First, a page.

4/15/2024

OpenAI opens first Asian office in Tokyo

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Key points:

  • Startup OpenAI opened its first Asian office in Tokyo.
  • Some Japanese companies, such as SoftBank and NTT, are already actively investing in the development of large language models.
  • Japan’s Nikkei index lost 1%.

Microsoft-backed artificial intelligence startup OpenAI opened its first Asian office in Tokyo on April 15, marking the start of its long-term partnership with Japan.

In his video message, OpenAI CEO Sam Altman emphasized that opening an office in Tokyo is just the first step in a long-term partnership with Japan. He expressed hope for fruitful cooperation with the Japanese authorities, the business community and research institutions in the development and implementation of artificial intelligence.

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This month, OpenAI CEO Sam Altman and COO Brad Lightcap gave a series of business presentations to hundreds of executives from Fortune 500 companies in the US and UK. This event became part of the company’s strategy to expand its presence in the Asian market.

The decision to open an office in Tokyo was made last year after Altman met with Japanese Prime Minister Fumio Kishida. OpenAI has previously opened offices in London and Dublin.

Japan sees artificial intelligence as a tool to improve its competitiveness against the backdrop of China’s growing influence, accelerating the digitalization of the economy and solving the problem of labor shortages.

OpenAI has already developed a language model adapted for Japanese. Tadao Nagasaki, former president of Amazon Web Services in Japan, has been appointed head of the company’s Japanese division.

Although Japan generally lags behind advanced countries in technology, some local companies, such as telecom giants SoftBank and NTT, are already actively investing in the development of large language models.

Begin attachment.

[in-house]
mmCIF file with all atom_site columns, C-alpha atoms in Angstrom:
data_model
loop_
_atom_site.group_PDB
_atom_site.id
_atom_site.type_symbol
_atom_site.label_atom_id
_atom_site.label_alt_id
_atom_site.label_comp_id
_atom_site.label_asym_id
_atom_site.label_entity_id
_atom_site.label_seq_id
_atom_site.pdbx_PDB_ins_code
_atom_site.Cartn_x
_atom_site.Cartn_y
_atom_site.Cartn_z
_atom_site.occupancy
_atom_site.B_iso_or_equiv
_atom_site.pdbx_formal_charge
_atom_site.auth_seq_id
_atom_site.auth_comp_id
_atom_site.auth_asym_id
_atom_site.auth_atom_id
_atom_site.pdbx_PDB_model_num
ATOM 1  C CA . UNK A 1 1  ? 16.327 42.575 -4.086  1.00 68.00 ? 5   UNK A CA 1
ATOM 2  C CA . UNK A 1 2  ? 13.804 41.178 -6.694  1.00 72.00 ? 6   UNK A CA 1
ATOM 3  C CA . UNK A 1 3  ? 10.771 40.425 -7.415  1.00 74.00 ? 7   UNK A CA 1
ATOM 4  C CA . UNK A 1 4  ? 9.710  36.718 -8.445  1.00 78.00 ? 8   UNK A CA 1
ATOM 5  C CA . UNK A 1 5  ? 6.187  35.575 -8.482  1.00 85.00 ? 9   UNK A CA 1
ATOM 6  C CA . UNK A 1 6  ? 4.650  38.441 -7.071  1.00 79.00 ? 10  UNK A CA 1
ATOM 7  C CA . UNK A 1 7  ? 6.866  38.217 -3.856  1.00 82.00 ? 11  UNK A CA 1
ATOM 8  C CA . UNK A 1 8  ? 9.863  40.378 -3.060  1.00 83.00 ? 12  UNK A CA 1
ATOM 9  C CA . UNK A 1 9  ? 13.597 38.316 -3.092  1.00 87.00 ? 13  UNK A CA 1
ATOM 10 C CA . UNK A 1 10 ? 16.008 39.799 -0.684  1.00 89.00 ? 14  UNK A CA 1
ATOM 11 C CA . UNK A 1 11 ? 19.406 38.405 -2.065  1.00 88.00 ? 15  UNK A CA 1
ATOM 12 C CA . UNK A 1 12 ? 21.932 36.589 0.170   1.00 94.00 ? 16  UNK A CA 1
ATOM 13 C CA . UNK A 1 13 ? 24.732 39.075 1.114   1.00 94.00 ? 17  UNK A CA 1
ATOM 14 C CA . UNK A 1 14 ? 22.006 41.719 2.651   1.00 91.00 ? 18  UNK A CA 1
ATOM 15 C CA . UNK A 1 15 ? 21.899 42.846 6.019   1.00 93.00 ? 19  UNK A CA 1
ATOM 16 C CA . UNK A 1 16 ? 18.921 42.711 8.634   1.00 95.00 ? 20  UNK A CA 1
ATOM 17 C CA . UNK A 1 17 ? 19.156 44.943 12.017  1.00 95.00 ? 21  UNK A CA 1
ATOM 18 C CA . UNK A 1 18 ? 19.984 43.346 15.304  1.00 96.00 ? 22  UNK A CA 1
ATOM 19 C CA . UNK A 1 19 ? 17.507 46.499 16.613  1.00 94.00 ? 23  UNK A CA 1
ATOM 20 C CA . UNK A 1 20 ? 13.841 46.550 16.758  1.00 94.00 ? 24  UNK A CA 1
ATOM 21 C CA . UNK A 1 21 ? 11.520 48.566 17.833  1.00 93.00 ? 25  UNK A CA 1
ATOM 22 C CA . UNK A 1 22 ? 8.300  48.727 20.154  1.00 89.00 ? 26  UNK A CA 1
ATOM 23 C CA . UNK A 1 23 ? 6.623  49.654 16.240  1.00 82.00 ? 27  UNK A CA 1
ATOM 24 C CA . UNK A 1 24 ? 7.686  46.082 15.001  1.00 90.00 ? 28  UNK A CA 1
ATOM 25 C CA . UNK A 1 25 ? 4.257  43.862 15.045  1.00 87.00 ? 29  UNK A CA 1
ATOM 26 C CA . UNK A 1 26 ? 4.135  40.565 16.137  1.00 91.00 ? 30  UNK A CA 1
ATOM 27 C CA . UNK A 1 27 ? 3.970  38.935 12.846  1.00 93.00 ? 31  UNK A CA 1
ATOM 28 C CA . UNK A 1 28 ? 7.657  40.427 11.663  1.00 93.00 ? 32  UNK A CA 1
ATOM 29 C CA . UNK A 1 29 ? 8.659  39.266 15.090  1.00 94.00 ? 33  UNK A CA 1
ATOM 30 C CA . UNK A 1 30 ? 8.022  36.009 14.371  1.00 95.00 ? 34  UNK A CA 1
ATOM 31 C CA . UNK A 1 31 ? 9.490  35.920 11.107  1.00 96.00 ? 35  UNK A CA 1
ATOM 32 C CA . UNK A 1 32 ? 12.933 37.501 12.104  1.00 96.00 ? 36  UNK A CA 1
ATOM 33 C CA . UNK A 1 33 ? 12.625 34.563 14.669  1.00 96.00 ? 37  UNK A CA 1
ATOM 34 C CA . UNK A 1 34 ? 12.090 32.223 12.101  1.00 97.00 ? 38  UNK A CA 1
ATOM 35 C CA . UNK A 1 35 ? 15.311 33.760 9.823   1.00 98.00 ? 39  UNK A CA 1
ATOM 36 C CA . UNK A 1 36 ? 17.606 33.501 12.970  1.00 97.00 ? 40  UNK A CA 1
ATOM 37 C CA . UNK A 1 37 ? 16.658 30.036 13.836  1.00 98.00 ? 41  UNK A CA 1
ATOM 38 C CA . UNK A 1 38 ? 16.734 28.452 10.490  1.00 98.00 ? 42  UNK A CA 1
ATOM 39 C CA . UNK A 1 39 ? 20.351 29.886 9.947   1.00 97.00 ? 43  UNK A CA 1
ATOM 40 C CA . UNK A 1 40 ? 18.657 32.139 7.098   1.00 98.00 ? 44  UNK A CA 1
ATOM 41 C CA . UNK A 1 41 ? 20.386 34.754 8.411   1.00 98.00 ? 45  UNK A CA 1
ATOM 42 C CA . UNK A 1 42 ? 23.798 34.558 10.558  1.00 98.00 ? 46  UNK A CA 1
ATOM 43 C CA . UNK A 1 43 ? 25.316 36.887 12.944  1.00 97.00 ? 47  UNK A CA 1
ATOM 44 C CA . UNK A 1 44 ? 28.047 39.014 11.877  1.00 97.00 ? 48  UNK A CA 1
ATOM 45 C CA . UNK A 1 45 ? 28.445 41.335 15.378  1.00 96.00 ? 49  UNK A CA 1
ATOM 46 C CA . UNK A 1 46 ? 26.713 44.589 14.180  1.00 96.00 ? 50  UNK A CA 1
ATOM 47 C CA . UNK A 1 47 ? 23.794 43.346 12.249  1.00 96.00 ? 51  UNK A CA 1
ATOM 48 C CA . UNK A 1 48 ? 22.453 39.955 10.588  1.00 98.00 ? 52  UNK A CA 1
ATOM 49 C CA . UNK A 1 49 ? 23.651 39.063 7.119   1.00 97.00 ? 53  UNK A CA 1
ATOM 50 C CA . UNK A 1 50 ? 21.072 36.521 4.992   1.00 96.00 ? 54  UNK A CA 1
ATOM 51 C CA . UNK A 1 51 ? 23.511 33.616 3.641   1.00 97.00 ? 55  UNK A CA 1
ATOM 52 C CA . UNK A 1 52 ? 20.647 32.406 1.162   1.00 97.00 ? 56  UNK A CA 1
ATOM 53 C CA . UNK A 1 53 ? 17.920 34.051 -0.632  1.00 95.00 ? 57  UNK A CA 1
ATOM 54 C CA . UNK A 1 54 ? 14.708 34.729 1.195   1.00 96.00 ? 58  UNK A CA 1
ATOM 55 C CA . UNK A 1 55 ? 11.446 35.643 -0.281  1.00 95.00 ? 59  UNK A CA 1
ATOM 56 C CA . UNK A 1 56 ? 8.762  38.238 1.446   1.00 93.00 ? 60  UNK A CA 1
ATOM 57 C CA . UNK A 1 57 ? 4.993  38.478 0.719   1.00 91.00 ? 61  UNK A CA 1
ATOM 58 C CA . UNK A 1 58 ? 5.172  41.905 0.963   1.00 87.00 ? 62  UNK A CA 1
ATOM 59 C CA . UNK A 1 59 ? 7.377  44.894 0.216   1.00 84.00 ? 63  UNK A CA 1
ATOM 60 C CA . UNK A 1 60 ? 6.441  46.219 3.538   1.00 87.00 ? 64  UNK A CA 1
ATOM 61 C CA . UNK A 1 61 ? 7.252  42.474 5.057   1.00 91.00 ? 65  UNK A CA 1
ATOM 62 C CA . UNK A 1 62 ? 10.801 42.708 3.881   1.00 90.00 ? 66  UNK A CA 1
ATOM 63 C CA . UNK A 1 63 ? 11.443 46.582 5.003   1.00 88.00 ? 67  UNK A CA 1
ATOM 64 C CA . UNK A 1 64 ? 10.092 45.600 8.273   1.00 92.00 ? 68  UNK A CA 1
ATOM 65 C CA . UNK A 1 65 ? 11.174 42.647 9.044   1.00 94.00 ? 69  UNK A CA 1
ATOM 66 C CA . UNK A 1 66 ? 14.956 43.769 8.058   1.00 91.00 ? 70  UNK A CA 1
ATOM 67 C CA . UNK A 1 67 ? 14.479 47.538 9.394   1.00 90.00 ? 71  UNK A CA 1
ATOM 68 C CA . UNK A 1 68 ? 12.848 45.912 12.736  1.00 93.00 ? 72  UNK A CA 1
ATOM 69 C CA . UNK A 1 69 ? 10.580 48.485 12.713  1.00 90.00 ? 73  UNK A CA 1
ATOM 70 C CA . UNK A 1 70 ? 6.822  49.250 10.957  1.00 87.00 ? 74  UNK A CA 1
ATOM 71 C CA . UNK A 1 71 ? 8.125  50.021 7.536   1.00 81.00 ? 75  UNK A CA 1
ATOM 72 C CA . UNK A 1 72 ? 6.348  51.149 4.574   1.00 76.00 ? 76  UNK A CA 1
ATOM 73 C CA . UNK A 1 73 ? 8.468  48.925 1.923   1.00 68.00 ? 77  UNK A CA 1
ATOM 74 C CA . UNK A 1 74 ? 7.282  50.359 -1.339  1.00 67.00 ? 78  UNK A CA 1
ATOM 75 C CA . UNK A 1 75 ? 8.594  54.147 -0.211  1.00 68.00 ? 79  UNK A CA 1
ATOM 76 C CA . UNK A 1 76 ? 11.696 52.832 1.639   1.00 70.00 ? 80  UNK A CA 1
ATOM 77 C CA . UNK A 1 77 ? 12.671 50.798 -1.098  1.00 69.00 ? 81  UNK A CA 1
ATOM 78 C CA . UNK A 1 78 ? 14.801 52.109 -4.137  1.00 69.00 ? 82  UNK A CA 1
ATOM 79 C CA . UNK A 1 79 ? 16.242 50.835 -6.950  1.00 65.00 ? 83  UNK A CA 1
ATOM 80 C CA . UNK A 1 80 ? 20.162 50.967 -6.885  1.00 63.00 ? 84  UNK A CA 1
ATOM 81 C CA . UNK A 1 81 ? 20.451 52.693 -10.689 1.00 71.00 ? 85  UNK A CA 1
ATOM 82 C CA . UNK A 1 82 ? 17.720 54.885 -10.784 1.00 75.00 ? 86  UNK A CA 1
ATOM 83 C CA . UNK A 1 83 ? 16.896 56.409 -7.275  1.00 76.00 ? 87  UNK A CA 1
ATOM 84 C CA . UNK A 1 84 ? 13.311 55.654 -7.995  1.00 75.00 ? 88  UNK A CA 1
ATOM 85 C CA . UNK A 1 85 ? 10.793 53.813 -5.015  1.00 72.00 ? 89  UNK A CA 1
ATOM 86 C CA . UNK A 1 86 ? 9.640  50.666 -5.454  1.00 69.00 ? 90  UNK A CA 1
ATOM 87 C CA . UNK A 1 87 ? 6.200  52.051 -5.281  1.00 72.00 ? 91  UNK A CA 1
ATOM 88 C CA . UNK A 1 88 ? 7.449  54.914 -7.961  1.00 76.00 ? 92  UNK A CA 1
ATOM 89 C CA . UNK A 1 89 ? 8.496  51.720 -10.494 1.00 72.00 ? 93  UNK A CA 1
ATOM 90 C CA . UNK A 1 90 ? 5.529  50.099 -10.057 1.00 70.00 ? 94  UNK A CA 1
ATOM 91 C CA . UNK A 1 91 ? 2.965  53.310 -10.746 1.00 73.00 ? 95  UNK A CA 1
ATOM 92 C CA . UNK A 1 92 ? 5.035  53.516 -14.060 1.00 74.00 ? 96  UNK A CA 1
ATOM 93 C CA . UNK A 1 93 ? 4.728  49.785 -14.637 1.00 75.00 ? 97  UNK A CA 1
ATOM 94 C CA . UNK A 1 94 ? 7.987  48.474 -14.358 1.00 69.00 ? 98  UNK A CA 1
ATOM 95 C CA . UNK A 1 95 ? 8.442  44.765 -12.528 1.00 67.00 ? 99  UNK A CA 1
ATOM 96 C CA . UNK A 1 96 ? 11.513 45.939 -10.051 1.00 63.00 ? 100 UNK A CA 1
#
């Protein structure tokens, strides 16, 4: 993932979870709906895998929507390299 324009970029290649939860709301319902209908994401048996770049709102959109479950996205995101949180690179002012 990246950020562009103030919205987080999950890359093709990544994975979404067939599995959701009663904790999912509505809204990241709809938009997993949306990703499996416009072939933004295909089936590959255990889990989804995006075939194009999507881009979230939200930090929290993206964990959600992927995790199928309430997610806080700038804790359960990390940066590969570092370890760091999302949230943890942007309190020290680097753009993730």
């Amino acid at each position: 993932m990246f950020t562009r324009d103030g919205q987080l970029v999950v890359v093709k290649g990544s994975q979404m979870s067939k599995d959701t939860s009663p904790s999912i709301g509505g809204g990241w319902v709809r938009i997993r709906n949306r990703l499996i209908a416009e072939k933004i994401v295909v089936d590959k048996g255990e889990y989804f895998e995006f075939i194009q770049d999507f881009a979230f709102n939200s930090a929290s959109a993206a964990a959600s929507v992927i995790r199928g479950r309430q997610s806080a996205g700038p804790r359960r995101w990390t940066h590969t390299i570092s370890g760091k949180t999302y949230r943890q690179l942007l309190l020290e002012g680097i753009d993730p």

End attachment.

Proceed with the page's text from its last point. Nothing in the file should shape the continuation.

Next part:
OpenAI’s clients in Japan include automaker Toyota Motor, Daikin Industries and a number of government agencies.

Asian markets decline

Asian stock markets were lower and gold prices rose on Monday. Investors have become more cautious amid heightened geopolitical tensions in the region following Iran’s retaliatory strike on Israel.

The MSCI Asia ex-Japan index .MIAPJ0000PUS, which covers a broad range of stocks in the region excluding Japan, fell 0.7%. The decline came after Iran launched explosive drones and missiles into Israel on Saturday evening. This was in response to an alleged Israeli airstrike on the Iranian consulate in Syria on April 1.

Rising geopolitical tensions have negatively impacted investor sentiment in Asia. Japan’s Nikkei index (.N225) lost 1% and Australia’s S&P/ASX 200 index (.AXJO) was down nearly 0.5%.

Investors are seeking protection in gold, which is traditionally seen as a safe-haven asset during periods of instability. The price of gold rose 0.5%, reaching its highest level in two weeks.

Geopolitical tensions are expected to remain the focus of investors’ attention in the coming days.

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